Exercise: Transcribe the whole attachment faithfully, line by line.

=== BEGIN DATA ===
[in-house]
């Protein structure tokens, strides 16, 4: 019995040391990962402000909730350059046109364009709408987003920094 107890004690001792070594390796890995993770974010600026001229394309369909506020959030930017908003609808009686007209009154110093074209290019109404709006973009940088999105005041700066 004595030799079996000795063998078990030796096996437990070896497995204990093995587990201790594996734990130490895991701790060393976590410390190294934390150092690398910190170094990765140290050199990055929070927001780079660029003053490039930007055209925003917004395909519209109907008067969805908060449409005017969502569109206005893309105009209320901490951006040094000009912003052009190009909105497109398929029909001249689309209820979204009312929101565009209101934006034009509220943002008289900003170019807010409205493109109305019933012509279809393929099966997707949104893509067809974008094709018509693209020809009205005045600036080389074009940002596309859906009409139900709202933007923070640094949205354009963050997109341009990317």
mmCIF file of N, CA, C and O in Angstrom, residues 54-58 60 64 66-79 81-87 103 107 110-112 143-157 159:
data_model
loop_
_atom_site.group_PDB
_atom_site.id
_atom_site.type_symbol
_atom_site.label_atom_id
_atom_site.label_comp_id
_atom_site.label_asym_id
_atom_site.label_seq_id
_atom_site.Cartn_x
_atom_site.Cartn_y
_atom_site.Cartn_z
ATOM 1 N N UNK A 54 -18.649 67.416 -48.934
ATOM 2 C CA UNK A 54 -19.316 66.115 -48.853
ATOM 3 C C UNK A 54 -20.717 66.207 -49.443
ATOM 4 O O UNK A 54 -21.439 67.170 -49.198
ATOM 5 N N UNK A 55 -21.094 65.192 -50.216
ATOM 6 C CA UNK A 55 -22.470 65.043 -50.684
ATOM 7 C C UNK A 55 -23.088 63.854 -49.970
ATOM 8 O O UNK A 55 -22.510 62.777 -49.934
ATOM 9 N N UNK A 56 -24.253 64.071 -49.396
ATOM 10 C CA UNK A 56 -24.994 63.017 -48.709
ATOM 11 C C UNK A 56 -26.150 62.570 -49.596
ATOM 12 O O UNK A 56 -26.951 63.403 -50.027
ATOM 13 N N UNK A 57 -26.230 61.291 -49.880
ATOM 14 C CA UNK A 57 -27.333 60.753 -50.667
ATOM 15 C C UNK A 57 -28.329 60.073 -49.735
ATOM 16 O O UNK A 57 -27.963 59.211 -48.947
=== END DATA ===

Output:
[in-house]
């Protein structure tokens, strides 16, 4: 019995040391990962402000909730350059046109364009709408987003920094 107890004690001792070594390796890995993770974010600026001229394309369909506020959030930017908003609808009686007209009154110093074209290019109404709006973009940088999105005041700066 004595030799079996000795063998078990030796096996437990070896497995204990093995587990201790594996734990130490895991701790060393976590410390190294934390150092690398910190170094990765140290050199990055929070927001780079660029003053490039930007055209925003917004395909519209109907008067969805908060449409005017969502569109206005893309105009209320901490951006040094000009912003052009190009909105497109398929029909001249689309209820979204009312929101565009209101934006034009509220943002008289900003170019807010409205493109109305019933012509279809393929099966997707949104893509067809974008094709018509693209020809009205005045600036080389074009940002596309859906009409139900709202933007923070640094949205354009963050997109341009990317």
mmCIF file of N, CA, C and O in Angstrom, residues 54-58 60 64 66-79 81-87 103 107 110-112 143-157 159:
data_model
loop_
_atom_site.group_PDB
_atom_site.id
_atom_site.type_symbol
_atom_site.label_atom_id
_atom_site.label_comp_id
_atom_site.label_asym_id
_atom_site.label_seq_id
_atom_site.Cartn_x
_atom_site.Cartn_y
_atom_site.Cartn_z
ATOM 1 N N UNK A 54 -18.649 67.416 -48.934
ATOM 2 C CA UNK A 54 -19.316 66.115 -48.853
ATOM 3 C C UNK A 54 -20.717 66.207 -49.443
ATOM 4 O O UNK A 54 -21.439 67.170 -49.198
ATOM 5 N N UNK A 55 -21.094 65.192 -50.216
ATOM 6 C CA UNK A 55 -22.470 65.043 -50.684
ATOM 7 C C UNK A 55 -23.088 63.854 -49.970
ATOM 8 O O UNK A 55 -22.510 62.777 -49.934
ATOM 9 N N UNK A 56 -24.253 64.071 -49.396
ATOM 10 C CA UNK A 56 -24.994 63.017 -48.709
ATOM 11 C C UNK A 56 -26.150 62.570 -49.596
ATOM 12 O O UNK A 56 -26.951 63.403 -50.027
ATOM 13 N N UNK A 57 -26.230 61.291 -49.880
ATOM 14 C CA UNK A 57 -27.333 60.753 -50.667
ATOM 15 C C UNK A 57 -28.329 60.073 -49.735
ATOM 16 O O UNK A 57 -27.963 59.211 -48.947